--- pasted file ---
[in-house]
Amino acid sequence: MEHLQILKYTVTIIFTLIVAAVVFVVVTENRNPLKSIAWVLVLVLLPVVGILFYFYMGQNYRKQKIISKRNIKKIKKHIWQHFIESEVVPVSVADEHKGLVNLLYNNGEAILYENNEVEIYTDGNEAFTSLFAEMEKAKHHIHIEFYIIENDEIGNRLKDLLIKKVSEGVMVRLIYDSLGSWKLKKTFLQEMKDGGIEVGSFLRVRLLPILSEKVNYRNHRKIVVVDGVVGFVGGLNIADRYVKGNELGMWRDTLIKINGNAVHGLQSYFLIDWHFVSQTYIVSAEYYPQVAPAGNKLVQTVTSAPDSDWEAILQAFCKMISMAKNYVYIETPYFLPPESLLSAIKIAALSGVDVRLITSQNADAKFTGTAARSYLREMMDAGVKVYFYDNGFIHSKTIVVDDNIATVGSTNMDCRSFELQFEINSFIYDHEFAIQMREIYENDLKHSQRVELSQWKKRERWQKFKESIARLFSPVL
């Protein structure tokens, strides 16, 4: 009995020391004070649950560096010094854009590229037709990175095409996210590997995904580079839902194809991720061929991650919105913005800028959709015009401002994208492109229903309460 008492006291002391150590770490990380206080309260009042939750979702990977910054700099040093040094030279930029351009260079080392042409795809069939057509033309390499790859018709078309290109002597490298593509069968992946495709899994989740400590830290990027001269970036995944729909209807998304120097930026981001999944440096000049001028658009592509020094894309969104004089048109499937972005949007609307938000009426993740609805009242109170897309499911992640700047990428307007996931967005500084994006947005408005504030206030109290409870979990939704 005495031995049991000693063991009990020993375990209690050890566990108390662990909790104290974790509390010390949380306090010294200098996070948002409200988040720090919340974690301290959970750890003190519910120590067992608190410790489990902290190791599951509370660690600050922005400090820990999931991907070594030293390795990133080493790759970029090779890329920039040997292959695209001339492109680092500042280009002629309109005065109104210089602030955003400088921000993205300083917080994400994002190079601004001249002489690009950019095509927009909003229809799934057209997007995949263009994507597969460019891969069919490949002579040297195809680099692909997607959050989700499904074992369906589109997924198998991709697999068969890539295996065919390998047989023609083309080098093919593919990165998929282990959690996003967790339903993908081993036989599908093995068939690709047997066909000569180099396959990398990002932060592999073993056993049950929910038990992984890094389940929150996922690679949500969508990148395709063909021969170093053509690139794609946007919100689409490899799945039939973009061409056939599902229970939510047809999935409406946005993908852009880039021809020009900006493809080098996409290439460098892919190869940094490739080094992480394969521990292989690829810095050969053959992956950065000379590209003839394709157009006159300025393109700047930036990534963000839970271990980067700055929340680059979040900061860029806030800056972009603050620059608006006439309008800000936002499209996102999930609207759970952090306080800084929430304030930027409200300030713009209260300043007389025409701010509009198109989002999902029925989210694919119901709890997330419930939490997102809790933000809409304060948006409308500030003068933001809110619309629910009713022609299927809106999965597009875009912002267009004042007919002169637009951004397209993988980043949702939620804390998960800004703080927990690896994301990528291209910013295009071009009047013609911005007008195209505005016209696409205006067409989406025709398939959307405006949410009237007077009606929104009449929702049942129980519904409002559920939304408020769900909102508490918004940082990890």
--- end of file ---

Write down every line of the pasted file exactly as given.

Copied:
[in-house]
Amino acid sequence: MEHLQILKYTVTIIFTLIVAAVVFVVVTENRNPLKSIAWVLVLVLLPVVGILFYFYMGQNYRKQKIISKRNIKKIKKHIWQHFIESEVVPVSVADEHKGLVNLLYNNGEAILYENNEVEIYTDGNEAFTSLFAEMEKAKHHIHIEFYIIENDEIGNRLKDLLIKKVSEGVMVRLIYDSLGSWKLKKTFLQEMKDGGIEVGSFLRVRLLPILSEKVNYRNHRKIVVVDGVVGFVGGLNIADRYVKGNELGMWRDTLIKINGNAVHGLQSYFLIDWHFVSQTYIVSAEYYPQVAPAGNKLVQTVTSAPDSDWEAILQAFCKMISMAKNYVYIETPYFLPPESLLSAIKIAALSGVDVRLITSQNADAKFTGTAARSYLREMMDAGVKVYFYDNGFIHSKTIVVDDNIATVGSTNMDCRSFELQFEINSFIYDHEFAIQMREIYENDLKHSQRVELSQWKKRERWQKFKESIARLFSPVL
């Protein structure tokens, strides 16, 4: 009995020391004070649950560096010094854009590229037709990175095409996210590997995904580079839902194809991720061929991650919105913005800028959709015009401002994208492109229903309460 008492006291002391150590770490990380206080309260009042939750979702990977910054700099040093040094030279930029351009260079080392042409795809069939057509033309390499790859018709078309290109002597490298593509069968992946495709899994989740400590830290990027001269970036995944729909209807998304120097930026981001999944440096000049001028658009592509020094894309969104004089048109499937972005949007609307938000009426993740609805009242109170897309499911992640700047990428307007996931967005500084994006947005408005504030206030109290409870979990939704 005495031995049991000693063991009990020993375990209690050890566990108390662990909790104290974790509390010390949380306090010294200098996070948002409200988040720090919340974690301290959970750890003190519910120590067992608190410790489990902290190791599951509370660690600050922005400090820990999931991907070594030293390795990133080493790759970029090779890329920039040997292959695209001339492109680092500042280009002629309109005065109104210089602030955003400088921000993205300083917080994400994002190079601004001249002489690009950019095509927009909003229809799934057209997007995949263009994507597969460019891969069919490949002579040297195809680099692909997607959050989700499904074992369906589109997924198998991709697999068969890539295996065919390998047989023609083309080098093919593919990165998929282990959690996003967790339903993908081993036989599908093995068939690709047997066909000569180099396959990398990002932060592999073993056993049950929910038990992984890094389940929150996922690679949500969508990148395709063909021969170093053509690139794609946007919100689409490899799945039939973009061409056939599902229970939510047809999935409406946005993908852009880039021809020009900006493809080098996409290439460098892919190869940094490739080094992480394969521990292989690829810095050969053959992956950065000379590209003839394709157009006159300025393109700047930036990534963000839970271990980067700055929340680059979040900061860029806030800056972009603050620059608006006439309008800000936002499209996102999930609207759970952090306080800084929430304030930027409200300030713009209260300043007389025409701010509009198109989002999902029925989210694919119901709890997330419930939490997102809790933000809409304060948006409308500030003068933001809110619309629910009713022609299927809106999965597009875009912002267009004042007919002169637009951004397209993988980043949702939620804390998960800004703080927990690896994301990528291209910013295009071009009047013609911005007008195209505005016209696409205006067409989406025709398939959307405006949410009237007077009606929104009449929702049942129980519904409002559920939304408020769900909102508490918004940082990890």